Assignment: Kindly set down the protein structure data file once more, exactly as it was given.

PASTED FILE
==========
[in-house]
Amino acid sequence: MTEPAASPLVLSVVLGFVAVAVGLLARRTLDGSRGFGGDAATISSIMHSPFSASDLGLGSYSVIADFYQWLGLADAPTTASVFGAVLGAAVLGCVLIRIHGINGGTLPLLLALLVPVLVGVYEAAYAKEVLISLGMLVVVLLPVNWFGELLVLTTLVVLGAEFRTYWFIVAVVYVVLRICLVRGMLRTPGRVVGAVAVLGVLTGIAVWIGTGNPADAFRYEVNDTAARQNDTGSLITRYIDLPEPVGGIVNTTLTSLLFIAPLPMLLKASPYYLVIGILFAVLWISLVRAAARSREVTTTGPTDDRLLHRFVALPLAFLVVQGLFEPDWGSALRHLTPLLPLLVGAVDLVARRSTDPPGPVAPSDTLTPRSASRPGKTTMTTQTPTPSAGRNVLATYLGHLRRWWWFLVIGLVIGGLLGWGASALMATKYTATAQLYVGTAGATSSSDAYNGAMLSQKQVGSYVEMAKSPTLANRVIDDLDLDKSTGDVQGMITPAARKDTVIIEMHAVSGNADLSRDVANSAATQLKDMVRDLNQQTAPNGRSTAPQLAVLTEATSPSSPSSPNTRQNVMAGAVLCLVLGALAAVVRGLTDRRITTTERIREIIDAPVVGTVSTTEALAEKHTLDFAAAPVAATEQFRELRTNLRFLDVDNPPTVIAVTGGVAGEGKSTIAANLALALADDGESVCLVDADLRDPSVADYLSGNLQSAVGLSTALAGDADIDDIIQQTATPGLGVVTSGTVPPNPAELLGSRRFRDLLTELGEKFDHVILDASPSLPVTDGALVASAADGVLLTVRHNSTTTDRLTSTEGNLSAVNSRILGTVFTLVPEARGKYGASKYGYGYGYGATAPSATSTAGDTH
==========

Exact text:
[in-house]
Amino acid sequence: MTEPAASPLVLSVVLGFVAVAVGLLARRTLDGSRGFGGDAATISSIMHSPFSASDLGLGSYSVIADFYQWLGLADAPTTASVFGAVLGAAVLGCVLIRIHGINGGTLPLLLALLVPVLVGVYEAAYAKEVLISLGMLVVVLLPVNWFGELLVLTTLVVLGAEFRTYWFIVAVVYVVLRICLVRGMLRTPGRVVGAVAVLGVLTGIAVWIGTGNPADAFRYEVNDTAARQNDTGSLITRYIDLPEPVGGIVNTTLTSLLFIAPLPMLLKASPYYLVIGILFAVLWISLVRAAARSREVTTTGPTDDRLLHRFVALPLAFLVVQGLFEPDWGSALRHLTPLLPLLVGAVDLVARRSTDPPGPVAPSDTLTPRSASRPGKTTMTTQTPTPSAGRNVLATYLGHLRRWWWFLVIGLVIGGLLGWGASALMATKYTATAQLYVGTAGATSSSDAYNGAMLSQKQVGSYVEMAKSPTLANRVIDDLDLDKSTGDVQGMITPAARKDTVIIEMHAVSGNADLSRDVANSAATQLKDMVRDLNQQTAPNGRSTAPQLAVLTEATSPSSPSSPNTRQNVMAGAVLCLVLGALAAVVRGLTDRRITTTERIREIIDAPVVGTVSTTEALAEKHTLDFAAAPVAATEQFRELRTNLRFLDVDNPPTVIAVTGGVAGEGKSTIAANLALALADDGESVCLVDADLRDPSVADYLSGNLQSAVGLSTALAGDADIDDIIQQTATPGLGVVTSGTVPPNPAELLGSRRFRDLLTELGEKFDHVILDASPSLPVTDGALVASAADGVLLTVRHNSTTTDRLTSTEGNLSAVNSRILGTVFTLVPEARGKYGASKYGYGYGYGATAPSATSTAGDTH